Judge Jarrett

Judge Jarrett on patrol by the Zoka Coffee booth.

Fourthly, where are we heading with the judges and rulings? Uniformity in judging is a perennial problem. The lack of explicit rules are a perennial problem. One year after the finals fiasco in the 2006 USBC, where performance videos were inappropriately used to overturn scores and Finals standings, there is still nothing in the rules to address this hole.

Another potential pitfall for the USBC is this "defending of the faith" that is starting to emerge both within the competitor and administrative ranks. Tatiana Becker's performance mimicking a sorority/frat rush, with members of the audience chanting "chug, chug, chug" and the judges being asked to wear beer hats pushed the limits of even some of the most progressive judges while outraging a number of judges and competitors.

Like I said in the now censored and removed (at the command of the SCAA Board of Directors) Portafilter.net Podcast Number 69, I support competitors' efforts to push and prod the competition in new directions. Some contrasted Tatiana's approach to my own and that's fallible because we have very different viewpoints and experiences from which to draw. For her to attempt a "Jay" style of presentation would be as absurd as me donning a halter top and mini skirt.


Myself with Tatiana Becker - it should be obvious why she looks better in the halter top.

As the competition continues into the future, we need to become increasingly vigilant against "keeping things safe." As an evolving craft, we need baristas to push the limits of our "comfort zones."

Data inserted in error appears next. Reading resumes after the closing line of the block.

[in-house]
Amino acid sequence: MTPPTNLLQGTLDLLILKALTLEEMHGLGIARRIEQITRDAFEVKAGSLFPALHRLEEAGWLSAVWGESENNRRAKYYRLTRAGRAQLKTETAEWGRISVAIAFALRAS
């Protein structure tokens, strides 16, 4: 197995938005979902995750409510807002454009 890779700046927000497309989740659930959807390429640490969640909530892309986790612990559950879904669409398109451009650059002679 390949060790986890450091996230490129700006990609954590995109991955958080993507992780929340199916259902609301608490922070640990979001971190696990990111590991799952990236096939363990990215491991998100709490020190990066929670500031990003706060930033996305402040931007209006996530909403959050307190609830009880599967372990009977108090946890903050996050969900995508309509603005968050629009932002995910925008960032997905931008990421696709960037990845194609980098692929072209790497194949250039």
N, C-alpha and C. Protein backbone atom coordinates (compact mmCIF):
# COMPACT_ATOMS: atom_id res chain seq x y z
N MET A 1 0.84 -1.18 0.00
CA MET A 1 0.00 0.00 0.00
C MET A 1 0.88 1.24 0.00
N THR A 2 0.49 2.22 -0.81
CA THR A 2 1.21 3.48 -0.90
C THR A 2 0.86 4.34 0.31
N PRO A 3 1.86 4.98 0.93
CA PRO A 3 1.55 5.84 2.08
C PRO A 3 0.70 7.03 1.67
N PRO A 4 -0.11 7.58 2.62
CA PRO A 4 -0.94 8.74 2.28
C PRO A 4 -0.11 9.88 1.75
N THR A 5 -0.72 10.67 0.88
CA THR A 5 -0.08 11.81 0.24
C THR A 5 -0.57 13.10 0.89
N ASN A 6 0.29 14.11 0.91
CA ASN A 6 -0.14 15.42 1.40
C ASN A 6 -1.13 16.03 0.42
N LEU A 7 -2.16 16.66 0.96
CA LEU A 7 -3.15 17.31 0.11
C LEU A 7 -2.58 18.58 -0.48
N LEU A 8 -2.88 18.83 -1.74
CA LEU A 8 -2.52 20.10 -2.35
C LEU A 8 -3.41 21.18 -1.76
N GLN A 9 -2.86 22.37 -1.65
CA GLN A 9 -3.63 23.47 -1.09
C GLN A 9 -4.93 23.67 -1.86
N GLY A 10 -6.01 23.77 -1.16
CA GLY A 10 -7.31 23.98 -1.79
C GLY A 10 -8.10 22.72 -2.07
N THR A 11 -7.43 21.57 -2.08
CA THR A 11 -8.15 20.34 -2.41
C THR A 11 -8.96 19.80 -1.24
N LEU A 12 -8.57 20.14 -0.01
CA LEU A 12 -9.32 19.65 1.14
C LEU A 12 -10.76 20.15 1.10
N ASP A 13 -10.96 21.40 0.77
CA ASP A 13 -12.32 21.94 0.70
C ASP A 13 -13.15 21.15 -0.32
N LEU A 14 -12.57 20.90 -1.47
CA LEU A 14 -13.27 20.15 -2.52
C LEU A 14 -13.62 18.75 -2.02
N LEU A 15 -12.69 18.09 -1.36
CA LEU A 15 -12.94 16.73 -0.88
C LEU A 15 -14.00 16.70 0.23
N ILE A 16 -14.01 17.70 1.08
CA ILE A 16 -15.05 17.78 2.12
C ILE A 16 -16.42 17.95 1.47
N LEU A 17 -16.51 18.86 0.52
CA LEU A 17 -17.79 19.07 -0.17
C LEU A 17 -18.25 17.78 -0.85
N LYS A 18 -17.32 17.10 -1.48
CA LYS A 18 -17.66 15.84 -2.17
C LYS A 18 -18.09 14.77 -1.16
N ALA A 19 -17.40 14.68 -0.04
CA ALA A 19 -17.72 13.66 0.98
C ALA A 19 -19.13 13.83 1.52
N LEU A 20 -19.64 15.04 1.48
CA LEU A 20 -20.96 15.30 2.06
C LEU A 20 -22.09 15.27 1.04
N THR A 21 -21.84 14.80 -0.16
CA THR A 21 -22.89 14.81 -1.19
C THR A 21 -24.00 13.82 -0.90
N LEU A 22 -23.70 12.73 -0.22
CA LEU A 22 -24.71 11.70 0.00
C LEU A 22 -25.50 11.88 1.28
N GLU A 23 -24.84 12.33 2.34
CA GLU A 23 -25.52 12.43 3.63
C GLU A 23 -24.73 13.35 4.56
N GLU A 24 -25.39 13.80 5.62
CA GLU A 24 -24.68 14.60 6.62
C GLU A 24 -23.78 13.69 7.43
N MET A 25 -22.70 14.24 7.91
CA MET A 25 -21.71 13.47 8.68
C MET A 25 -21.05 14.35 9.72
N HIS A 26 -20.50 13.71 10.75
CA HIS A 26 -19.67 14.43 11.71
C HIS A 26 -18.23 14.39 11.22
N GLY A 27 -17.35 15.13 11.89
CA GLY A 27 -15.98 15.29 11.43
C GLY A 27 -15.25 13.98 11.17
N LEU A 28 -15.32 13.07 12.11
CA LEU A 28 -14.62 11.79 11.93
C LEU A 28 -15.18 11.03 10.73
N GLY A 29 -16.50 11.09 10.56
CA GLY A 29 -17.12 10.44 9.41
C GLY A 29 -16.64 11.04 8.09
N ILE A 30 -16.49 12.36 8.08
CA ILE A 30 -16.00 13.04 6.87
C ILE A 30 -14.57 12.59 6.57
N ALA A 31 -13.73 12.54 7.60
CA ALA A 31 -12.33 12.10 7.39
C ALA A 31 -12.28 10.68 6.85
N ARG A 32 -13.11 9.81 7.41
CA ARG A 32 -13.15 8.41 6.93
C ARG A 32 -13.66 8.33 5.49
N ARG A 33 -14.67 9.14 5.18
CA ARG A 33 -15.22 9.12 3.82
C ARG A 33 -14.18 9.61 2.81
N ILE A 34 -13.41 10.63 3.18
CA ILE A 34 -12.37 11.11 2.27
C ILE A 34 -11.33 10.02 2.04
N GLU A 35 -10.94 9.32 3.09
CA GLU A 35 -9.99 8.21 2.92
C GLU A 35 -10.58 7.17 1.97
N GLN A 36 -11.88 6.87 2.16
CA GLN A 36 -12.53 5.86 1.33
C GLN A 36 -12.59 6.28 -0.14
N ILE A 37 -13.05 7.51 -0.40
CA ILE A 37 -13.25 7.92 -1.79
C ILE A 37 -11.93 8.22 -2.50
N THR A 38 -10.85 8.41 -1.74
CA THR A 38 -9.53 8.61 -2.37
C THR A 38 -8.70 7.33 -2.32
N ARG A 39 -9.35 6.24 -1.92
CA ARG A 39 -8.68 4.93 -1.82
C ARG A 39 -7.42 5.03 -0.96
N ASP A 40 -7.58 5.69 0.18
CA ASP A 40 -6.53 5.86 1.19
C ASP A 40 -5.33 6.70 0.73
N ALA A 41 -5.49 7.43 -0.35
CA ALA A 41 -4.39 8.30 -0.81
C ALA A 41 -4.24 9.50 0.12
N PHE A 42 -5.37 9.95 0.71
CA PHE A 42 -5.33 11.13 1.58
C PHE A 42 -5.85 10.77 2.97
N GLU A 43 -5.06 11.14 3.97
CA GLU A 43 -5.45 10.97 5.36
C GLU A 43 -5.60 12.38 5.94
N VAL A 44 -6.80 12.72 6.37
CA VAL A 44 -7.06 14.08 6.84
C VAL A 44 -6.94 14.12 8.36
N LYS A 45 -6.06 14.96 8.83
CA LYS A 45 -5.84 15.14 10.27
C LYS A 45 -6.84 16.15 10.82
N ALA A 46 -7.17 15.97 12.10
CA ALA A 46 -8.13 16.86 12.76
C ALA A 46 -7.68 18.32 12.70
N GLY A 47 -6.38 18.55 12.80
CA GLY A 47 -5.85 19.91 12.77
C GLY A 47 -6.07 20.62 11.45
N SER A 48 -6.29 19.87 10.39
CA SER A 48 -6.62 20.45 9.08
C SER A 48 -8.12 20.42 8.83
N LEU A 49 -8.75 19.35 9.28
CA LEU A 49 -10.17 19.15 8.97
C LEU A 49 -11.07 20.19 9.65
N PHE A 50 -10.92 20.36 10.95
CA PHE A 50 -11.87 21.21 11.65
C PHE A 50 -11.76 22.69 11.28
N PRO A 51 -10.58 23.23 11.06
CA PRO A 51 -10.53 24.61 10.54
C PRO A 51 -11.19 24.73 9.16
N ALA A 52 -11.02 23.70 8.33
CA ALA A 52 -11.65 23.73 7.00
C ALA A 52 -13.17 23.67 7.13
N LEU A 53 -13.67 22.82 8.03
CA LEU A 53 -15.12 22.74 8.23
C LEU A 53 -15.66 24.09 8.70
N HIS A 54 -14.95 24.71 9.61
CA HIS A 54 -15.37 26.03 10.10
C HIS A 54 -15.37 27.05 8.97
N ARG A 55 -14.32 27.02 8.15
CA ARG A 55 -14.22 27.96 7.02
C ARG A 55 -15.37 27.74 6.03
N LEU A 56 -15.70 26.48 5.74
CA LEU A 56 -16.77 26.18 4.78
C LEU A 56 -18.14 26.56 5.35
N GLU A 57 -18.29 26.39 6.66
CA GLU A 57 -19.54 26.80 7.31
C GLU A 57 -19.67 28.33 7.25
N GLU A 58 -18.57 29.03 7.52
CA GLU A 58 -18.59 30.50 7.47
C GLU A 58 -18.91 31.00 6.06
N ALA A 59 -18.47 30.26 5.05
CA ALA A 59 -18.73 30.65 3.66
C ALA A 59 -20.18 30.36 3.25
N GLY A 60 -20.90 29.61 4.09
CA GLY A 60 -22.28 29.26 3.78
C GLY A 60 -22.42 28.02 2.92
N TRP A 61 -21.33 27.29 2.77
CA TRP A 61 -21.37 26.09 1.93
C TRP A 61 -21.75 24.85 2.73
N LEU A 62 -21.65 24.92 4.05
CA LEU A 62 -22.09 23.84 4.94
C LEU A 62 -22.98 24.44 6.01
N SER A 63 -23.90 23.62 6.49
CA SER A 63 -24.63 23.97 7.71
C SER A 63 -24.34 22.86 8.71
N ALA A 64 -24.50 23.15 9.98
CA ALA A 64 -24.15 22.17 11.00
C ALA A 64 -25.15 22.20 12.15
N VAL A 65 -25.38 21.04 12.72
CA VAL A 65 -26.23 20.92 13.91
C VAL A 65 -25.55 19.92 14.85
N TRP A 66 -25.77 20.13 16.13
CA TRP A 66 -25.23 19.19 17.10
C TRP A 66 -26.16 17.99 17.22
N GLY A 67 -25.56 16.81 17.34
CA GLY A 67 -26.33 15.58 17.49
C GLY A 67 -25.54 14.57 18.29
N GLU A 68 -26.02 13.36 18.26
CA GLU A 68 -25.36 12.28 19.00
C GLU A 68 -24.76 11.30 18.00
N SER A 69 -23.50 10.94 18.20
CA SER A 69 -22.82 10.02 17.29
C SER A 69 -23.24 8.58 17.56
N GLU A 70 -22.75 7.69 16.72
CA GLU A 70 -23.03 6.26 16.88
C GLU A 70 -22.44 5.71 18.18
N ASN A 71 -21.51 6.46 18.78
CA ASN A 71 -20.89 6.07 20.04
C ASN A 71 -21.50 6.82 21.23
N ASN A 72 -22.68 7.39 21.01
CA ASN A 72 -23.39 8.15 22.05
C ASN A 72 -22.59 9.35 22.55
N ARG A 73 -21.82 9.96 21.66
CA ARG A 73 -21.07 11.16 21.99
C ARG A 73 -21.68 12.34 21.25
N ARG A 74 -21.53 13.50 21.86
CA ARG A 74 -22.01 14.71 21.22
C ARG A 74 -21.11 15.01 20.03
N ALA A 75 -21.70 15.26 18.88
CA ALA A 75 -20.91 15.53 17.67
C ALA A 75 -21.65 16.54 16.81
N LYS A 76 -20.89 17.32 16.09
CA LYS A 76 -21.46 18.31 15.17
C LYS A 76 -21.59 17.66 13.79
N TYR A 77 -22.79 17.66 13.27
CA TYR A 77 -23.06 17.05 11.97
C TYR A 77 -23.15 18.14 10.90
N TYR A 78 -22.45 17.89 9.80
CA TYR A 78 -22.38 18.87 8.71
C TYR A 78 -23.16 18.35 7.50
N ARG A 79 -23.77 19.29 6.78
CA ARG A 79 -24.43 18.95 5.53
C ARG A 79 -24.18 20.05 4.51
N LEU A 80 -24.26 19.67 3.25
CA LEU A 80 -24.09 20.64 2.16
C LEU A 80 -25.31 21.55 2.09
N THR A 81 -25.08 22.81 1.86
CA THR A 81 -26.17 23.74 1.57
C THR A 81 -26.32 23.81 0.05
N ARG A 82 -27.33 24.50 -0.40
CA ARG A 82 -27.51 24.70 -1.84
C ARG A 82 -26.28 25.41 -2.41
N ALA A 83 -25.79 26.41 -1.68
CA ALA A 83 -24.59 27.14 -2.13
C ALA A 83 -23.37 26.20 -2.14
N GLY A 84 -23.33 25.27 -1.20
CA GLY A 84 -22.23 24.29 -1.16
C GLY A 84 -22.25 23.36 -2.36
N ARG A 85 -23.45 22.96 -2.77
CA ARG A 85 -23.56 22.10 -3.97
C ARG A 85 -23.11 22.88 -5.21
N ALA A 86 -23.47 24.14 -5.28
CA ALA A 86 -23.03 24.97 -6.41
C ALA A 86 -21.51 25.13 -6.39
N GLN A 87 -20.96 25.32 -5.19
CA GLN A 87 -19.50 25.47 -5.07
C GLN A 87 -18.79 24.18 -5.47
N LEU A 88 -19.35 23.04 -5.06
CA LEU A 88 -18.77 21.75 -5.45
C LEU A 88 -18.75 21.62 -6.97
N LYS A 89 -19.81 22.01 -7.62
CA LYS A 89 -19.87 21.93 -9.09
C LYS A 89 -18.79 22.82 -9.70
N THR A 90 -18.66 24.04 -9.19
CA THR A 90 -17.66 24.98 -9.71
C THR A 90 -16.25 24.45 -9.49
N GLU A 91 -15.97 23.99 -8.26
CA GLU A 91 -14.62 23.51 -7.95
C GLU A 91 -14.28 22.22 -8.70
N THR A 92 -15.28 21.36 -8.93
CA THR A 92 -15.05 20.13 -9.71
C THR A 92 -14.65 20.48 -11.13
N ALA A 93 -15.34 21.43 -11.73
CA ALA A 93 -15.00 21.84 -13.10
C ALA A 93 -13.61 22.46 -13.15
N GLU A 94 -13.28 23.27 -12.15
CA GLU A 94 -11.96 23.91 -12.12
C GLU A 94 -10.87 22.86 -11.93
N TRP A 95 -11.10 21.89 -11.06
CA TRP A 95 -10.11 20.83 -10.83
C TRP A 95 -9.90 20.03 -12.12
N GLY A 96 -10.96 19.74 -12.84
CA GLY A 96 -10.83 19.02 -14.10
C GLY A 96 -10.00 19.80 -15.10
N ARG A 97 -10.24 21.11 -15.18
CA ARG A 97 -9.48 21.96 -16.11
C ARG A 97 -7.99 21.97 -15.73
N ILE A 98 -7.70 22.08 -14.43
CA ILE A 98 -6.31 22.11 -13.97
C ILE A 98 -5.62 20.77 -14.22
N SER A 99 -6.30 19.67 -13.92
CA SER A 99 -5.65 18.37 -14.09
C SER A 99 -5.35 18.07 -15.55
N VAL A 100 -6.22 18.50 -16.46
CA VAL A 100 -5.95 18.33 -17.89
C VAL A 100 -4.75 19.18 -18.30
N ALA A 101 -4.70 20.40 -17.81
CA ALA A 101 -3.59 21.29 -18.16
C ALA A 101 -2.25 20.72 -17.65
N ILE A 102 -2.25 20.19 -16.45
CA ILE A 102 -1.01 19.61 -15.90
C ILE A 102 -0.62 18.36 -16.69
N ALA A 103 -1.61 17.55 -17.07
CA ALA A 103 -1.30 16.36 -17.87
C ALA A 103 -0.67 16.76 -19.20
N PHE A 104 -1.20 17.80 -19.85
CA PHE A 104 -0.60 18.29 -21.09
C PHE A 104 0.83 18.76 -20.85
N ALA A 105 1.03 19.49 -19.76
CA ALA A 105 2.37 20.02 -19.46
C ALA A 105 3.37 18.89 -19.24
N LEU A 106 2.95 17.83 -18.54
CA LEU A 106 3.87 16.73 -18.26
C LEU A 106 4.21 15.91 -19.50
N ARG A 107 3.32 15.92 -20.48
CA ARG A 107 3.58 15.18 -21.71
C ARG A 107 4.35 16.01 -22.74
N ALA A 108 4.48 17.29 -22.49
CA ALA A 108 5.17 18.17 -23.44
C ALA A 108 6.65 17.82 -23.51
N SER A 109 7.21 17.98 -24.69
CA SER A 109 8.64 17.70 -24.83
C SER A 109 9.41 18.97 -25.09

As it stands, the competition is starting to morph into a format that discourages innovation and this is movement in the wrong direction. A look into the rules and judging problems within sports such as gymnastics and figure skating are testament to this "defending of the faith" and is something we, as a community, need to avoid.

This year, when Tracey Allen gave me the "you're not taking this seriously enough" talk, I agreed with him. I'm not taking it as seriously as many of the other competitors. I hardly practiced my routine. I didn't have a signature drink until a few days before the competition. I didn't know what I was going to do until I did it. It wasn't a "serious" approach, I admit it.


Chris Owens as "Sylar" from the NBC television series "Heroes".

Some say I could be a "contender", but I wonder: "a contender for what? A "champion" to a narrow group of industry insiders who follow the competitions? Does this mean I have to abandon my preferred style for a more reserved, muted and perhaps boring one so that I can "win"? I don't find that remotely appealing.

Right now, the champion wins and toils in relative obscurity. Historically speaking, the USBC Champion has been given little opportunity to encourage greater awareness in the public consumer. The USBC Champions' domain has been the barista competitions and some regional barista jams, as well as perhaps some recognition by the hardcore coffee enthusiasts.

So, in the darkness of my own mind, I ask "what is the advantage of compromising on my personal vision in an attempt to win the USBC when it amounts to almost nothing?" What does it say about this pursuit when the National Air Guitar Champion, as well as the champion ranks of the International Federation of Competitive Eating receive greater media coverage and potential to influence the public?

I don't know myself, but it certainly makes it harder to take this "serious" thing seriously...